Electrical Stimulation

ES has many names, neuromuscular electrical stimulation (NMES), functional electrical stimulation (FES), and task specific electrical stimulation (TASES).

It is a physical therapy modality that helps with inflammation, muscle spasms, and pain.

The therapist sets the electrical current on a low setting and increases it gradually.

You may get a tingly “pins and needles” feeling in this area.

The goal of electrical stimulation is to contract muscles that are weak or not functioning well to decrease pain or spasms.

Image Credit: SMILE Therapy for Kids

Universal Exercise Unit

Commonly known as a “Spider Cage”, is a system of pulleys that look like a spiderweb (hence the name).

It is a set of bungee cords that strengthen and enhance a child’s range of motion.

With support of the cords, it allows a therapist the opportunity to stimulate and strengthen different muscle groups in a controlled environment.

The cords help a child perform movements and ultimately, gives them the confidence and motivation they need to succeed!

Image Credit: Innovative Suit Therapy & Fitness, LLC

How Health Insurance Works with CME

Your health insurance (private or state) controls the number of therapy sessions your child is “covered” or allowed to receive for physical, occupational, or speech therapy:

You may be going through this right now.

There is usually a maximum number of hours or days per month insurance covers for therapy sessions.

Once the number of sessions have been maxed out for that year or month, therapy is no longer covered.

Image Credit: NAPA Center

When it comes to health insurance coverage for CME therapy, here are a few things to keep in mind:

  • Health insurance either covers a portion or none at all.
  • Most of the time, intensive therapy is an uncovered service so families have to pay all or some of the cost out-of-pocket.
  • On average, CME sessions cost a family out-of-pocket anywhere between $2,000 to $8,000 per child (for a one to three week program).

That is one of the main downfalls parents express when it comes to their child attending an intensive therapy clinic or an at home therapy program with a certified CME therapist.

Keep in mind, you choose the number of hours your child receives.

Plus, an initial evaluation is done to see what your child’s best options are.

If you need financial assistance for your child to receive intensive physical therapy, you may apply for a grant opportunity through The LENN Foundation.  Unfortunately, there are no guarantees in receiving assistance due to the high volume of applicants received, but it is a resource available to you.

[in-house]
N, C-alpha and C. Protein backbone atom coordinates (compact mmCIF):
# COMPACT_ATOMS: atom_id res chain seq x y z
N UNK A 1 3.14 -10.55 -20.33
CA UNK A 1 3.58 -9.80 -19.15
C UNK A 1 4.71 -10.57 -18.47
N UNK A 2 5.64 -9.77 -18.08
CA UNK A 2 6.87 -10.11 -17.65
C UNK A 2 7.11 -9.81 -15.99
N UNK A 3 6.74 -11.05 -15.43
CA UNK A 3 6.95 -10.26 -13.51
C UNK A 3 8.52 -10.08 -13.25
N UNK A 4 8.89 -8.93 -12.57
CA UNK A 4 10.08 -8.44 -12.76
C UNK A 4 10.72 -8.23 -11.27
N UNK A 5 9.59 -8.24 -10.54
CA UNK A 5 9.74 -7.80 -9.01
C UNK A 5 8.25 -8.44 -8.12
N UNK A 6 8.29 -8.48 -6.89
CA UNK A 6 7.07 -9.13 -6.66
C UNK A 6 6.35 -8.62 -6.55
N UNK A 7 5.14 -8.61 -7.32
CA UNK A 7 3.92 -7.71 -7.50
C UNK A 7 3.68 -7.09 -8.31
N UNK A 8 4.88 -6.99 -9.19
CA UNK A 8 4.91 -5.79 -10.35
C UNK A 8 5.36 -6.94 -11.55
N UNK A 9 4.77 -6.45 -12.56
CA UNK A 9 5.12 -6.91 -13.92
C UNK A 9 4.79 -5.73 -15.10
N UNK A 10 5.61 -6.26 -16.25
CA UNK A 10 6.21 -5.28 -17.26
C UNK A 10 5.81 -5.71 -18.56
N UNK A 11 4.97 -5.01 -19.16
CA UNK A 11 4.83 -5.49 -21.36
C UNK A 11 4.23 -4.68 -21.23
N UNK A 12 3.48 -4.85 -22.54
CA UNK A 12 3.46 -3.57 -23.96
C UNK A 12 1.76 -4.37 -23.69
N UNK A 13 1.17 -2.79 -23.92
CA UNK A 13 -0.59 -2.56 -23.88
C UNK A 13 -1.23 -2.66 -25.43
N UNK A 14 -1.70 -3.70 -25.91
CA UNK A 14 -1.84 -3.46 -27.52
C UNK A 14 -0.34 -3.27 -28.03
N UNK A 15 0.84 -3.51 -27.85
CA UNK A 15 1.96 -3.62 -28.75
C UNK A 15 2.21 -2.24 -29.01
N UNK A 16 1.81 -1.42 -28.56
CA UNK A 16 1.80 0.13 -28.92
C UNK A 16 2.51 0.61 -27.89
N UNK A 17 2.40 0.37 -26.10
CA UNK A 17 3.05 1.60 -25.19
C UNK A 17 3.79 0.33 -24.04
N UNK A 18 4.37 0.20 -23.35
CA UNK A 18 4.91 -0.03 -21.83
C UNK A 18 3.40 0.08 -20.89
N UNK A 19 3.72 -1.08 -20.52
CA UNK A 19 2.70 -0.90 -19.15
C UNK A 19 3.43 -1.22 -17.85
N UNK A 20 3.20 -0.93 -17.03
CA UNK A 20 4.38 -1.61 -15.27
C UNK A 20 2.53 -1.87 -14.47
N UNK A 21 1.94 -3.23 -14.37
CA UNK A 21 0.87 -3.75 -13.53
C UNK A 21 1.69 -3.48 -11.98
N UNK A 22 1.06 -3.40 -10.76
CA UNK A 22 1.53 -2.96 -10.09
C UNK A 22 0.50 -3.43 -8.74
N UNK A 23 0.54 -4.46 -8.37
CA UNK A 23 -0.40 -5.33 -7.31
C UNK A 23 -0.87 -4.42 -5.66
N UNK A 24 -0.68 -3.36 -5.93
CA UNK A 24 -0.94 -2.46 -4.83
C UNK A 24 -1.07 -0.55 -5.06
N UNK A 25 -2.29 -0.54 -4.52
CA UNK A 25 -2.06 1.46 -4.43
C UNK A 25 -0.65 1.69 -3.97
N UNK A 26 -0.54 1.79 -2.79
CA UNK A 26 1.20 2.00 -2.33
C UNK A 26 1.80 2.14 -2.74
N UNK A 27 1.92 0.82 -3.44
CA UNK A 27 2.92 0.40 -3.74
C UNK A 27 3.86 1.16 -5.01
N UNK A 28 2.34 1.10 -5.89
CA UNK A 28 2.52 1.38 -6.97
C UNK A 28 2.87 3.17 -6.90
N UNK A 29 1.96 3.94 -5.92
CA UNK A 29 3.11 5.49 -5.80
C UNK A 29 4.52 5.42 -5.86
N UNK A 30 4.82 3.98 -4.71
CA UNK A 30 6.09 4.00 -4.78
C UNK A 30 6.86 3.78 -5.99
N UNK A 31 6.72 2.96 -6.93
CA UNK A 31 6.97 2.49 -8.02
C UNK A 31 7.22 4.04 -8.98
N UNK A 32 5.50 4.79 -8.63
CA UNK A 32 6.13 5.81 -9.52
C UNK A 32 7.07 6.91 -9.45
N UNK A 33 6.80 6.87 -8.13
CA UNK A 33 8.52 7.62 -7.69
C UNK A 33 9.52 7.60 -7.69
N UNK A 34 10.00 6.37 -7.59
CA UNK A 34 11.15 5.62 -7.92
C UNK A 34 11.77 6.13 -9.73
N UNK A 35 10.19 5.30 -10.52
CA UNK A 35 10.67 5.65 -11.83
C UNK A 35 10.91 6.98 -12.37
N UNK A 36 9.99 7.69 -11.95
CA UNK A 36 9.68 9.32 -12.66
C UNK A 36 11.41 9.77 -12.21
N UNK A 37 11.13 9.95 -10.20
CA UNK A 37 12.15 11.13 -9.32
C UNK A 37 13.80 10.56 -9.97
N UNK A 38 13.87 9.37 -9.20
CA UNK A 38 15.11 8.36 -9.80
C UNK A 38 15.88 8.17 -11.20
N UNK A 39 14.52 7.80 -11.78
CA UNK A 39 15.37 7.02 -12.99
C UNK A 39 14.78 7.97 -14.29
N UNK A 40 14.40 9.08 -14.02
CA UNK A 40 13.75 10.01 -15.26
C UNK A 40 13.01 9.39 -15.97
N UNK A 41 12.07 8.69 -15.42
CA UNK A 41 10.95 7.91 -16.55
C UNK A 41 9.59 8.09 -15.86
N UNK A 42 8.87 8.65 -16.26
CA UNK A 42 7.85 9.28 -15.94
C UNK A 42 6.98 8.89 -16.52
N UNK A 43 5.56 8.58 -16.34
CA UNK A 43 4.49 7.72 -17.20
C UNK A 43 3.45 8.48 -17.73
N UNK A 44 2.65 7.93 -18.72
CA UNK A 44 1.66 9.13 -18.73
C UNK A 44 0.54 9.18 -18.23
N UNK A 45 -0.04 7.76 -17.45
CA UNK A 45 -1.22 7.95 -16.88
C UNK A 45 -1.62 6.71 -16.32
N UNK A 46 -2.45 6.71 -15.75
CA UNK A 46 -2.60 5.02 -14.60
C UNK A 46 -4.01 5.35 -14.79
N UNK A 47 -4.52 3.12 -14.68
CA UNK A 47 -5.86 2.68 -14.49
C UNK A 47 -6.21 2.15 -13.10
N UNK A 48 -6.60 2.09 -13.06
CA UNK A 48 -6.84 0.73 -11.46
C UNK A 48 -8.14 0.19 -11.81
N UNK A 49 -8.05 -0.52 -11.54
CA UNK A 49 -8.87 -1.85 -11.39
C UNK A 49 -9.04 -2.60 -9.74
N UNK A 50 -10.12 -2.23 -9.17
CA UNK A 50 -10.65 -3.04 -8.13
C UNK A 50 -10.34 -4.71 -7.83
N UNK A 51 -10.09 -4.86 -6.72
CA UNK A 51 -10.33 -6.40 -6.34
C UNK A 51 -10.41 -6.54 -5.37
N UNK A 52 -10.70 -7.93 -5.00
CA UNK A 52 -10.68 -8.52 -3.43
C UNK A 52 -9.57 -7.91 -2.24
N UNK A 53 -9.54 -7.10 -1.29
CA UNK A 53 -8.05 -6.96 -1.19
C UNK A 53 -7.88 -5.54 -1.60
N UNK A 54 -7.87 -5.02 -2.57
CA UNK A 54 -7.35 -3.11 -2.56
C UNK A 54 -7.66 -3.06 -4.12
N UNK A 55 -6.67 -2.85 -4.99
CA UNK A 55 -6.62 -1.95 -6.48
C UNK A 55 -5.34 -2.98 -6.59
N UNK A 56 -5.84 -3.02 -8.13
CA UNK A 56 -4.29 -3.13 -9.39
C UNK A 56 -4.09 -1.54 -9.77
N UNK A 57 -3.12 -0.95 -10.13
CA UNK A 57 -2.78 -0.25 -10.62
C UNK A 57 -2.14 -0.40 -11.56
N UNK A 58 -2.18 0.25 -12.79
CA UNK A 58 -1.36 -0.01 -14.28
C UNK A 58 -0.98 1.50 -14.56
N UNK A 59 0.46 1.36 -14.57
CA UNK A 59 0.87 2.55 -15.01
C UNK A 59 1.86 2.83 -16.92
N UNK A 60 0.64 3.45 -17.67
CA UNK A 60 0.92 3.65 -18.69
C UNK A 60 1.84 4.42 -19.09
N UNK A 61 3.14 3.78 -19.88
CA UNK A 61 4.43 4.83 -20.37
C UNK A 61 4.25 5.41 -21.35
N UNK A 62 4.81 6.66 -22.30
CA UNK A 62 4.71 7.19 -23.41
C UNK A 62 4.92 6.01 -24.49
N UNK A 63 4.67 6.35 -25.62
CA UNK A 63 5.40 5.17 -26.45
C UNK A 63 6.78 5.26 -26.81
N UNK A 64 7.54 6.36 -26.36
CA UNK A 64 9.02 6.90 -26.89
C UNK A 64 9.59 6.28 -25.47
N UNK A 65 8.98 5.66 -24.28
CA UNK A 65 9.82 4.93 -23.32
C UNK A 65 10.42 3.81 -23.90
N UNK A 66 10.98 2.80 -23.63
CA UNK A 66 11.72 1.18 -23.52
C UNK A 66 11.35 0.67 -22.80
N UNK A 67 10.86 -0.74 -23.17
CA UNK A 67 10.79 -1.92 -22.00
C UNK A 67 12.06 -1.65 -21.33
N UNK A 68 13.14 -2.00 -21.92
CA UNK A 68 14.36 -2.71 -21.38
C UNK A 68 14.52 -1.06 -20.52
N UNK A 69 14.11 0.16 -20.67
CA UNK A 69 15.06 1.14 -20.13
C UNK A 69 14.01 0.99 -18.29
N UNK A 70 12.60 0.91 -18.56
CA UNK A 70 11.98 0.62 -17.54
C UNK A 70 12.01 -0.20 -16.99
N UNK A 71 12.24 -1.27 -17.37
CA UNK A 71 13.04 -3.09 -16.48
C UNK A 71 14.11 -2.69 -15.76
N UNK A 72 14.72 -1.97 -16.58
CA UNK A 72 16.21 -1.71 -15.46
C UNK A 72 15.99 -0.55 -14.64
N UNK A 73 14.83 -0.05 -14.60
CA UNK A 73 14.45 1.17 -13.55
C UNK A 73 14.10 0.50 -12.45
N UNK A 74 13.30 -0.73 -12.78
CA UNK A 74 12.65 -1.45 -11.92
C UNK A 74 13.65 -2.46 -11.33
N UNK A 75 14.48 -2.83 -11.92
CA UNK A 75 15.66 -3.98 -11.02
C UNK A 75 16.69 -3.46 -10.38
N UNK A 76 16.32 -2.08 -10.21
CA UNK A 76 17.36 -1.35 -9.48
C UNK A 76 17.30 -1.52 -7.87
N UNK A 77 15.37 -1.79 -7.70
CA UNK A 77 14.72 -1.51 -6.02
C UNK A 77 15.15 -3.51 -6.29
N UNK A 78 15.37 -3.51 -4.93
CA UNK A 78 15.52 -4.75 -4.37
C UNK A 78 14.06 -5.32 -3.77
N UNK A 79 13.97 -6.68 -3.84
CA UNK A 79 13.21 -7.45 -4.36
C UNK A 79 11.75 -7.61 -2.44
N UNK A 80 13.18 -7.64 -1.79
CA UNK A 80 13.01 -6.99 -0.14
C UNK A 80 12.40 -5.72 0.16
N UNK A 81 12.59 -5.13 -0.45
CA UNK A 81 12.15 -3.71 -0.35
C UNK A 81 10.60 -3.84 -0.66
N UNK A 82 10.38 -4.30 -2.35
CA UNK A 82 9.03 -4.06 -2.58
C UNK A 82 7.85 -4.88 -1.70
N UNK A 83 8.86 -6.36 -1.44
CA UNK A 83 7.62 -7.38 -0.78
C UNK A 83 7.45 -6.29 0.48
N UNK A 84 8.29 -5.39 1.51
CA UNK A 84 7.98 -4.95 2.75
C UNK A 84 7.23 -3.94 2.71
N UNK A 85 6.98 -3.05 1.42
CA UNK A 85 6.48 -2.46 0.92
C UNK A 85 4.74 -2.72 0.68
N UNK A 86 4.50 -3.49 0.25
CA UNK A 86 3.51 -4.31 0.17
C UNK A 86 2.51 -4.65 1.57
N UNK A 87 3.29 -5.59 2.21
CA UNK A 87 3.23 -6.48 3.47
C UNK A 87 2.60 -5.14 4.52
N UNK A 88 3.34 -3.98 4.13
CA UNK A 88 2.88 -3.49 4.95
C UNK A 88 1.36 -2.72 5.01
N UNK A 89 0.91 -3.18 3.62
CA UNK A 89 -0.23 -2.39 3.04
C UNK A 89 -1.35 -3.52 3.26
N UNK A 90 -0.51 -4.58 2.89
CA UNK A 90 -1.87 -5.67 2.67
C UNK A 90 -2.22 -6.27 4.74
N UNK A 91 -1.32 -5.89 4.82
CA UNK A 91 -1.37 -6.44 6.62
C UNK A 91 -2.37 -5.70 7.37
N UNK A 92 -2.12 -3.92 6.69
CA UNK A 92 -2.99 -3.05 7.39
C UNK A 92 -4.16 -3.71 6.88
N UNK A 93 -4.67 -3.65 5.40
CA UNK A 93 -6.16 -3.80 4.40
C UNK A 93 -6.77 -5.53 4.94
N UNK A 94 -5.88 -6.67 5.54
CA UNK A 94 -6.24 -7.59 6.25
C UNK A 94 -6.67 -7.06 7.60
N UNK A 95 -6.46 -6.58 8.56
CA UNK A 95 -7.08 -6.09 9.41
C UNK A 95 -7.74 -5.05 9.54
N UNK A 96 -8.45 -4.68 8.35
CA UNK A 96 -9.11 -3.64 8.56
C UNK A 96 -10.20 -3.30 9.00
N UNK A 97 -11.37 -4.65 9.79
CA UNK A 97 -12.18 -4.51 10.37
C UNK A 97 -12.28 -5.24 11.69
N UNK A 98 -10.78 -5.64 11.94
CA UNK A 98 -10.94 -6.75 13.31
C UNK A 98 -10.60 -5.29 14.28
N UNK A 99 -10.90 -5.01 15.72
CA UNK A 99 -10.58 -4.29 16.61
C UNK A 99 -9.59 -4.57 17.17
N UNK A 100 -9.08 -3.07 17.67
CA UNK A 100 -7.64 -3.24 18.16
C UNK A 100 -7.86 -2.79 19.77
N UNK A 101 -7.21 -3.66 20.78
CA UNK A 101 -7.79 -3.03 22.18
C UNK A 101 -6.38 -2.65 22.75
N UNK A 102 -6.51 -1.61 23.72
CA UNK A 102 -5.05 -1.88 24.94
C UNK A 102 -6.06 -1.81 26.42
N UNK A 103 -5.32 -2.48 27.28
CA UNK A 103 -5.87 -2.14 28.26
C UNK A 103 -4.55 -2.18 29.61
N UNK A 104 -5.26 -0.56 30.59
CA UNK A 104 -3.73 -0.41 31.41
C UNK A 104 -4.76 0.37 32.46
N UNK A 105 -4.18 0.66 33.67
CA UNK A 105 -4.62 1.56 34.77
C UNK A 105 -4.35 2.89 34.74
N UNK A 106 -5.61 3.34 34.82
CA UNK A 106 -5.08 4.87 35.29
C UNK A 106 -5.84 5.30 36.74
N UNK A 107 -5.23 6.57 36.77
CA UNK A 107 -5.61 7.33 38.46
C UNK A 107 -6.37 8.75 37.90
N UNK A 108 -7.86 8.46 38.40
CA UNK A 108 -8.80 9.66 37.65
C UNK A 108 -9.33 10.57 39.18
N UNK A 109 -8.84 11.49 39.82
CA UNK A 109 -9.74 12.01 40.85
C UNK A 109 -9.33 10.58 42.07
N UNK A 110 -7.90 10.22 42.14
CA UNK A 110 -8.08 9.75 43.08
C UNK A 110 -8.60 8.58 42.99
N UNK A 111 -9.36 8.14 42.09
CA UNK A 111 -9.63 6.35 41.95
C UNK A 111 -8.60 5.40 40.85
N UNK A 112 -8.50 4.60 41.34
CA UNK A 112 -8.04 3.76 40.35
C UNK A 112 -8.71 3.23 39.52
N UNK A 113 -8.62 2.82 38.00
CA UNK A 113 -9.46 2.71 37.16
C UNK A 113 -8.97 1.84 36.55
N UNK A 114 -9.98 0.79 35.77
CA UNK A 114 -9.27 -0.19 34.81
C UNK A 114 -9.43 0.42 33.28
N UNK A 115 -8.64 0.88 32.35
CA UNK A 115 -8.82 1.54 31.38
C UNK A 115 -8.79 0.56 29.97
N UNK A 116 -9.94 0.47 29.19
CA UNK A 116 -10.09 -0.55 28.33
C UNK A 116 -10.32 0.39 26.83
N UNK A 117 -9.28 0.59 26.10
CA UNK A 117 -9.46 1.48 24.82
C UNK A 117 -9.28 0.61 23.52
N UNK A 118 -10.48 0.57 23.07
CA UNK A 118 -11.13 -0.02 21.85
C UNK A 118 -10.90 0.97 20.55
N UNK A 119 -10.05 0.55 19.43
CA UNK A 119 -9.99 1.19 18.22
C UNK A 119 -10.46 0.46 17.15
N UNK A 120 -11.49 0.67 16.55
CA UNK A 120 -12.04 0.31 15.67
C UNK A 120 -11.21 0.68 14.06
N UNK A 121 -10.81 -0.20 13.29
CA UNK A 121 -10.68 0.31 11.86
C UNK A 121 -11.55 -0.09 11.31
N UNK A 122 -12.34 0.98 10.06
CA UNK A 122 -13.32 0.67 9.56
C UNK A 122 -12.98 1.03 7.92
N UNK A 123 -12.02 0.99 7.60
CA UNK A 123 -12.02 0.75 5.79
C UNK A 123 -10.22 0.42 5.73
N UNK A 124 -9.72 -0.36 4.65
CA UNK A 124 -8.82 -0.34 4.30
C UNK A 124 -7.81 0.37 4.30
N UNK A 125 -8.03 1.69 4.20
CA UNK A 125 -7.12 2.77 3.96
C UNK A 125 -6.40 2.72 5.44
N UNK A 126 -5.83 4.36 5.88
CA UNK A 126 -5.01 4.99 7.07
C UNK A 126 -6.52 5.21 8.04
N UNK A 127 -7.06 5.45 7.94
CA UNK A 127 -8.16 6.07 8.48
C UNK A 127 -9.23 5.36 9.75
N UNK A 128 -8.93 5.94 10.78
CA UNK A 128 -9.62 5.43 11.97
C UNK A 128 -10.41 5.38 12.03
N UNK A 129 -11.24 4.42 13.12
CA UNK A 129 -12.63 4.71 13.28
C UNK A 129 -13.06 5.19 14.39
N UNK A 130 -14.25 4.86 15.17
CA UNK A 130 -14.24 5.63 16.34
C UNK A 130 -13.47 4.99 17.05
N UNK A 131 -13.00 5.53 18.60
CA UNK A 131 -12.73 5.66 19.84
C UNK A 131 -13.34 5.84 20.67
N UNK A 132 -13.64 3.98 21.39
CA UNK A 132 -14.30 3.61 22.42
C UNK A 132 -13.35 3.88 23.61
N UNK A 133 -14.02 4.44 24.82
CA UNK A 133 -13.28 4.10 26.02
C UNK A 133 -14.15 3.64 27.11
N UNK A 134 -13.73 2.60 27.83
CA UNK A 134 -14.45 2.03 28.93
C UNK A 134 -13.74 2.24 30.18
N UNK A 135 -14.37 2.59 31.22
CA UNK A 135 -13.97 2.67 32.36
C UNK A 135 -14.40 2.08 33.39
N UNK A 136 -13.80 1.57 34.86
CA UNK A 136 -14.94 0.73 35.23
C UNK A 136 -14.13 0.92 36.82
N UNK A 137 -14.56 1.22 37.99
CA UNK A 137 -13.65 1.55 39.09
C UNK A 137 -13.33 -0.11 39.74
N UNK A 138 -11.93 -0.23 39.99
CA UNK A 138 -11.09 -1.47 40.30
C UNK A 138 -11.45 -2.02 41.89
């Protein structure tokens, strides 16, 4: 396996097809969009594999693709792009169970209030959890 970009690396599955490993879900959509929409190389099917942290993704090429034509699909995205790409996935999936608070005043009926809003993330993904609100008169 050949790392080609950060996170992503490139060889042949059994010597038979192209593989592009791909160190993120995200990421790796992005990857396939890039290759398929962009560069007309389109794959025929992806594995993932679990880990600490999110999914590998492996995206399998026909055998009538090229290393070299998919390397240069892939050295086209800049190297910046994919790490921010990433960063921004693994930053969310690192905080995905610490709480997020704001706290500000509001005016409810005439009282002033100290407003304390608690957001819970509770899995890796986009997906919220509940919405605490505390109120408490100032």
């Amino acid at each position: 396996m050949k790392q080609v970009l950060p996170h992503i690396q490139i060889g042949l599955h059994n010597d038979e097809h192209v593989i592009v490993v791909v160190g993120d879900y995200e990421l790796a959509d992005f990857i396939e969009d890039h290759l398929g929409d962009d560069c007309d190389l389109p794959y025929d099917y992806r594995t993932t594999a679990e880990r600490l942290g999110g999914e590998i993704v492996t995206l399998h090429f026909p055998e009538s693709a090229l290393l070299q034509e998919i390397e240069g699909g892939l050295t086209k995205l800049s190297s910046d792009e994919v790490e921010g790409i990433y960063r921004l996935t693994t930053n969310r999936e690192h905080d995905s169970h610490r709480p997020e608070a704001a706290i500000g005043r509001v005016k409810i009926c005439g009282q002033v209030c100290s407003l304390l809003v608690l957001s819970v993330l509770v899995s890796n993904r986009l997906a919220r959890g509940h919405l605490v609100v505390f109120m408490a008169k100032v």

Final Thoughts

Intensive therapy means intense results.

During a CME session a child’s muscles are worked in repetitive movements in a short period of time.

This allows them the opportunity to reach developmental milestones that otherwise may have been difficult for them to accomplish.

A CME therapist once explained it to me this way which has always stuck with me …

If a child tried learning the alphabet for one hour per week versus learning the alphabet a couple hours per day five days a week, which method would achieve faster results?

Exactly, a couple hours five days per week.

In a nutshell, that is how CME therapy benefits kids!

It helps a child achieve faster results in a short amount of time to perform movements on their own or with minimal support.

CME is not meant to be easy but is meant to challenge a child’s muscle groups and strength.

Overall, CME therapy is intended to give kids that extra boost in confidence and independence they need to live an all out better quality of life.

AND the results speak loudly.

Before we part ways, here are two more success stories I want to share with you. 🙂

Thank You!

If your child has attended an intensive therapy program I’d love to hear your experience.

If there is any feedback, thoughts you’d like to share, questions you may, or anything you’d like to know that’s not covered in this post please share your comments below and I will get back with you as quickly as possible. 🙂

I really do strive to make the content I create as helpful as possible for you…as a fellow parent looking out for their most precious gift.

From the bottom of my heart, thank you for stopping by today!